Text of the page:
The classification system of Stulberg et al.29 could presumably identify hips prone to labral and cartilage abnormalities. However, the acetabular side has to be evaluated for the presence of acetabular retroversion. Our data showed that the Stulberg class-I group without acetabular retroversion had significant correlation with the presence of a normal labrum on MRI, whereas the class-I group with acetabular retroversion and the groups with class-II through V deformities showed no significant correlation.

In many patients with Legg-Calvé-Perthes disease, the acetabulum remodels congruently with the femoral head deformity. Lateral subluxation or extrusion of the lateral pillar due to coxa magna may also occur and, as a result, the labrum may be intermittently submitted to abnormal compression and shearing loads. Perilabral cysts may occur56. Retroversion may also occur after acetabular remodeling4,15, increasing the chance of pincer femoroacetabular impingement development. Our results did not show an increased risk for abnormalities of the Wiberg angle, but there is a fourfold risk for acetabular retroversion when the alpha angle was normal.

The high frequency of lesions located at the anterolateral portion of the acetabular rim (2h to 12h) in our study is in agreement with the data reported for patients not diagnosed with Legg-Calvé-Perthes disease35-37,41,42,57-59. A higher frequency of lesions situated at the superior portion (12h) could be explained by the enlarged cervicocapital region typically found in Legg-Calvé-Perthes disease, which is larger and wider than in patients with idiopathic femoroacetabular impingement.

In conclusion, we identified an elevated frequency of MRI abnormalities of the acetabular labrum and articular cartilage in hips with healed Legg-Calvé-Perthes disease. The loss of sphericity of the femoral head associated with a reduced offset (an abnormal alpha angle) was the most significantly associated predisposing factor for abnormalities of the acetabular labrum and cartilage, but coxa brevis with an overriding greater trochanter or coxa magna also showed an increased risk for labral abnormalities. Acetabular retroversion may predispose to labral abnormalities even when the alpha angle is normal. Hip deformities possibly related to labral and cartilage abnormalities were found in 91% of our patients.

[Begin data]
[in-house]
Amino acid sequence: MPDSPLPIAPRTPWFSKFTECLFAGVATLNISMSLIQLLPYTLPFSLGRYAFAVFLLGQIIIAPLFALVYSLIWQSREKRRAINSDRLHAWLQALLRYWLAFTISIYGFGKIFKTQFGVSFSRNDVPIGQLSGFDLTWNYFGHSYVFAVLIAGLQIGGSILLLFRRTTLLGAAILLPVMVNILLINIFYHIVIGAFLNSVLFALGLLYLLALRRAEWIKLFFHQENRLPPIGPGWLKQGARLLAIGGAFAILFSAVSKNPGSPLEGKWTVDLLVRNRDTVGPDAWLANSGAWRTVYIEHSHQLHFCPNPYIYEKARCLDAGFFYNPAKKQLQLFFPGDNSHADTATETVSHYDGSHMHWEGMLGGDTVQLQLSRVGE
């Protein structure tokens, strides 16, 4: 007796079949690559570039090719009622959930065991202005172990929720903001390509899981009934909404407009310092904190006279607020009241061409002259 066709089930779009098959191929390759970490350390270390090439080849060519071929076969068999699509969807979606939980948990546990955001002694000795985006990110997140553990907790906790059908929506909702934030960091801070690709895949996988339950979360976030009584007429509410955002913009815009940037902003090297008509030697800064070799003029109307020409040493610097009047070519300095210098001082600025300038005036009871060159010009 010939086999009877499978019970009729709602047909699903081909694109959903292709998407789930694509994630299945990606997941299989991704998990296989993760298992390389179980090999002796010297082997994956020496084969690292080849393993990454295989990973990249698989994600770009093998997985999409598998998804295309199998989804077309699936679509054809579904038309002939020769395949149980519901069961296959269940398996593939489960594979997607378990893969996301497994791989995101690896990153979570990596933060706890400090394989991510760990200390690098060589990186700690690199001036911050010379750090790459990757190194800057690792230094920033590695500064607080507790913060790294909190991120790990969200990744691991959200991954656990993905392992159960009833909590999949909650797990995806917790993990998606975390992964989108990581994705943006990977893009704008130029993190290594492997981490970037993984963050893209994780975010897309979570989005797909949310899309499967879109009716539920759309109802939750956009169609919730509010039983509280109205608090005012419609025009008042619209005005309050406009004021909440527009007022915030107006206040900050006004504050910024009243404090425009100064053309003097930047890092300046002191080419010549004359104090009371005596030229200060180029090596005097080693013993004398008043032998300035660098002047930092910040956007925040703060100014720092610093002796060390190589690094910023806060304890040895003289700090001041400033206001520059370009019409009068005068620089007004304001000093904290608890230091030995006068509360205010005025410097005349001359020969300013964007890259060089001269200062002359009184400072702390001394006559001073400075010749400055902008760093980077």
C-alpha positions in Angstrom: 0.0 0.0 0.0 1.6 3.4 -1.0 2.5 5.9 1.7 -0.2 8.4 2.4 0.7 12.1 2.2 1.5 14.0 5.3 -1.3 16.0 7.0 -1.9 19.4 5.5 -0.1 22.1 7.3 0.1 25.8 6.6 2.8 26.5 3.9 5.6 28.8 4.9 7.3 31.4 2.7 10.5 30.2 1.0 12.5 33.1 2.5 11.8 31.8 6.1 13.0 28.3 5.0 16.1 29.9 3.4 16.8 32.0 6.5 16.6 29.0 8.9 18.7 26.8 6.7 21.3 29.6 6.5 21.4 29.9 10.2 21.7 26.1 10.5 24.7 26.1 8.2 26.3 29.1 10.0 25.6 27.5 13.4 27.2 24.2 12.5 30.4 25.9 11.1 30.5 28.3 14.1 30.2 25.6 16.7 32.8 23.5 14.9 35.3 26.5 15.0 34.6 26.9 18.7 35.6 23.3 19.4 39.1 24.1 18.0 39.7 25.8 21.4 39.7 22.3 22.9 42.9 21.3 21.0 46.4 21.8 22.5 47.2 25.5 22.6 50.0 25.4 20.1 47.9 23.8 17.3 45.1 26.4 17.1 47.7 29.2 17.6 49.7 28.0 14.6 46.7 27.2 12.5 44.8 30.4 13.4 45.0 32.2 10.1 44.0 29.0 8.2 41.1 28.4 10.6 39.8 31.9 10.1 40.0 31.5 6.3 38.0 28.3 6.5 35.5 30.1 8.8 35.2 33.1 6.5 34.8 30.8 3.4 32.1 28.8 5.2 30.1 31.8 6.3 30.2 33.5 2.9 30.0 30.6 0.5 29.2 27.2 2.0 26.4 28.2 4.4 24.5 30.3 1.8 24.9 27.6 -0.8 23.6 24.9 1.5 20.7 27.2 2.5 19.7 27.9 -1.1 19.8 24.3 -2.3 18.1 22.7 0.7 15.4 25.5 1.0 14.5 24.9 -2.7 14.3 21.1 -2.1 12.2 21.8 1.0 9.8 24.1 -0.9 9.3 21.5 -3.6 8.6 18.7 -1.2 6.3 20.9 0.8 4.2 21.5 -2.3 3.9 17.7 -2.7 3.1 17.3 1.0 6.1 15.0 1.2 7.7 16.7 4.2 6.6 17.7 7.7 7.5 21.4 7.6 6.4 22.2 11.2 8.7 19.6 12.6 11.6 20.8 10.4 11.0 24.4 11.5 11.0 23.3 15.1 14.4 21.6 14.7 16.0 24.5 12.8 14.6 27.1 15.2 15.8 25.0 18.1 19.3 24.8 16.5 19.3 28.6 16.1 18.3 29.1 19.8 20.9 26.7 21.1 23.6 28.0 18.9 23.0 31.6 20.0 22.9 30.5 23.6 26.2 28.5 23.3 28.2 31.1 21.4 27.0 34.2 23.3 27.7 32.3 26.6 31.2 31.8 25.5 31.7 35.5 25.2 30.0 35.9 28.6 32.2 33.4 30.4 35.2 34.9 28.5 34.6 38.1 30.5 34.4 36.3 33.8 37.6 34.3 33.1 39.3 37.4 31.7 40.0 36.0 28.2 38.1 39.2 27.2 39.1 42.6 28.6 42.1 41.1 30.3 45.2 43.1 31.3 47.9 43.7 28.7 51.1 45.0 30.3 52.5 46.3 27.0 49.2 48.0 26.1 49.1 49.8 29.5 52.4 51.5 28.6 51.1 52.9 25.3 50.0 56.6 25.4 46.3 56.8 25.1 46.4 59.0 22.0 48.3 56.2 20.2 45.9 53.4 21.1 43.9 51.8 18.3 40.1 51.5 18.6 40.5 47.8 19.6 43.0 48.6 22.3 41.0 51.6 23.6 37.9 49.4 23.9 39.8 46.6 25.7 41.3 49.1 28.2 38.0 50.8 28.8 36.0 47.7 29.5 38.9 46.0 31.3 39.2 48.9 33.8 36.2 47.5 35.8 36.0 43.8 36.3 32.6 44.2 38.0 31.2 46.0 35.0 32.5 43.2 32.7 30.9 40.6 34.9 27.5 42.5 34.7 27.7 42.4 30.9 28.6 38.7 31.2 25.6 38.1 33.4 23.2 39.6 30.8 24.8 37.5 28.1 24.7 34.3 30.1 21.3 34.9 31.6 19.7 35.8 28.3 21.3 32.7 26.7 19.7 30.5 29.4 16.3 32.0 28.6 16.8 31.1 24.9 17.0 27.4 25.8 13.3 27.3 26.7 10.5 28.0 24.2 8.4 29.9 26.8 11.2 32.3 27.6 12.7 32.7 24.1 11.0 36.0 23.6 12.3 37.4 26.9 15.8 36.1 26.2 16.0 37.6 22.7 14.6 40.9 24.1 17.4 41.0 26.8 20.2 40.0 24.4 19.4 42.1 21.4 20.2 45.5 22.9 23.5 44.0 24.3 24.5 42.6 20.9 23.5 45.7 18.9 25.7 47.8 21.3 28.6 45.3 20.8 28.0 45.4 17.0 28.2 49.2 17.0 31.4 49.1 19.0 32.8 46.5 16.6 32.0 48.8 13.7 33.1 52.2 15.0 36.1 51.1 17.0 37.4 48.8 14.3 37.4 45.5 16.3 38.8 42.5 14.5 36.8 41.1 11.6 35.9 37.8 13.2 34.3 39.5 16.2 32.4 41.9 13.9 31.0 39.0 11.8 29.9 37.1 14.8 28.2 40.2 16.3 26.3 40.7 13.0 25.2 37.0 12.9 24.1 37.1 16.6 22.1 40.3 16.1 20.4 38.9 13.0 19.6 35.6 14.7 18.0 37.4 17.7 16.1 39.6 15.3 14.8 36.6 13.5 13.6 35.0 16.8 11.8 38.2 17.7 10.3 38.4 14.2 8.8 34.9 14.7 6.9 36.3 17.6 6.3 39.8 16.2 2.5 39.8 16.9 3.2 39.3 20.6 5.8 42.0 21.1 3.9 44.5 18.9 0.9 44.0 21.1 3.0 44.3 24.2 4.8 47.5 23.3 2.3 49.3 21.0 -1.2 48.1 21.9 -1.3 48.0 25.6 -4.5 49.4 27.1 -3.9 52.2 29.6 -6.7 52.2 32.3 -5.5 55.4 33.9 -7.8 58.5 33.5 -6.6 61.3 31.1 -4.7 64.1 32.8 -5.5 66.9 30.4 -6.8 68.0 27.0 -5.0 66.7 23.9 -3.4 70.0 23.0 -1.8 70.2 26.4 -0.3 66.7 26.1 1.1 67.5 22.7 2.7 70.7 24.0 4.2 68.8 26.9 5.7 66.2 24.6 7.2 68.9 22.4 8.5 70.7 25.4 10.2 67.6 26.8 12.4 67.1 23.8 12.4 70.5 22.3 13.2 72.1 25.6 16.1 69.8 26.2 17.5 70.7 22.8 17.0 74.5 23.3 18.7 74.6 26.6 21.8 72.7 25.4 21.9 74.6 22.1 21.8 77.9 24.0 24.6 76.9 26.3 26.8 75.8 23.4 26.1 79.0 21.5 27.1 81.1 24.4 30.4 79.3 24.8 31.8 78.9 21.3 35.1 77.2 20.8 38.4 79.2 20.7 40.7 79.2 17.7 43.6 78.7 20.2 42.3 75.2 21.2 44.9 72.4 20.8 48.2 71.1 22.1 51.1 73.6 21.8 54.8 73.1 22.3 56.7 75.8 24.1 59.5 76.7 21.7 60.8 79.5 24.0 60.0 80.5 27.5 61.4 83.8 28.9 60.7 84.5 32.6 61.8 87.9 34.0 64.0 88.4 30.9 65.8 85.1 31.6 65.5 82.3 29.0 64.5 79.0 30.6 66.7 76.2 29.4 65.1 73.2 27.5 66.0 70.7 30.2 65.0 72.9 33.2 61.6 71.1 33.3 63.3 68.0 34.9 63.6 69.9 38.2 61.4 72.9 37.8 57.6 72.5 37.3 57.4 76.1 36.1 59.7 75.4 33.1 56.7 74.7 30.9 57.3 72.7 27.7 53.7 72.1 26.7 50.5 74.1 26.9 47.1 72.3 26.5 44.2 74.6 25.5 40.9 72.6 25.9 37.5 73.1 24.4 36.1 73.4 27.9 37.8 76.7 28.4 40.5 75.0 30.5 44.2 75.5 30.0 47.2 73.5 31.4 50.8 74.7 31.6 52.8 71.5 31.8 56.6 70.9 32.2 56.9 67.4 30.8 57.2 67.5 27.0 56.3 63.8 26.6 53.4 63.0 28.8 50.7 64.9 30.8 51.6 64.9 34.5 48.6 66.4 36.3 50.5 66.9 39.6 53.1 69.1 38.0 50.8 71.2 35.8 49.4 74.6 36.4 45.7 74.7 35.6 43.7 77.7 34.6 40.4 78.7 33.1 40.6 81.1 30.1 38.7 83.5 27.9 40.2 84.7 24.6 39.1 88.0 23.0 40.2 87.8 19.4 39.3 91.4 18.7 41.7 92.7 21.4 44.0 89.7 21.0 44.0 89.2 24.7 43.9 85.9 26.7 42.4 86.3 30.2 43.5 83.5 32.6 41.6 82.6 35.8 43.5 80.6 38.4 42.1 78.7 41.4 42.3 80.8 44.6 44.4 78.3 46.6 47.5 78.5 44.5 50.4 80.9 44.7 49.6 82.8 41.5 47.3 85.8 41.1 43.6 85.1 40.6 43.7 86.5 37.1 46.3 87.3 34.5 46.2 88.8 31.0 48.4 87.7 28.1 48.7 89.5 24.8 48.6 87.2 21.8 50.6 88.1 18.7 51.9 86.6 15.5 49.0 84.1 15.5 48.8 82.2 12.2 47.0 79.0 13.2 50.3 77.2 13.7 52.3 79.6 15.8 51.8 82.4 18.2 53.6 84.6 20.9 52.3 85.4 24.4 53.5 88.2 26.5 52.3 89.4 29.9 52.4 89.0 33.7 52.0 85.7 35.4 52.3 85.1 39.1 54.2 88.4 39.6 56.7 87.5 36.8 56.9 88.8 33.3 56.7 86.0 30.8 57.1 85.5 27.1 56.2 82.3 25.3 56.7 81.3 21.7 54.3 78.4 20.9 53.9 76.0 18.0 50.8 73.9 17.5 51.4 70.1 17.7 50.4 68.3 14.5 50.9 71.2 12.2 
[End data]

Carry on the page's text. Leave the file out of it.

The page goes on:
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Appendix Cited Here...

A description of MRI evaluation of the hip (including references 60 through 73, which are cited only in the Appendix) as well as tables showing the distribution of MRI abnormalities of the acetabular labrum and articular cartilage with regard to hips with alpha angles of <55° or ≥55°; the distribution of such abnormalities with regard to the Stulberg groups and the presence or absence of acetabular retroversion; and the sensitivity, specificity, and accuracy of MRI with regard to the evaluation of acetabular labral and cartilage abnormalities; figures demonstrating the classification systems used for MRI grading of labral findings and the extent of labral abnormalities according to clock-face nomenclature, MRI scans of two patients with Legg-Calvé-Perthes disease, and an oblique axial MRI scan showing a sublabral recess are available with the online version of this article as a data supplement at

Investigation performed at the Division of Pediatric Orthopaedics of the Departments of Biomechanics, Medicine, and Rehabilitation of the Locomotor System, and Division of Imaging Sciences, School of Medicine of Ribeirão Preto, University of São Paulo, Ribeirão Preto, São Paulo, Brazil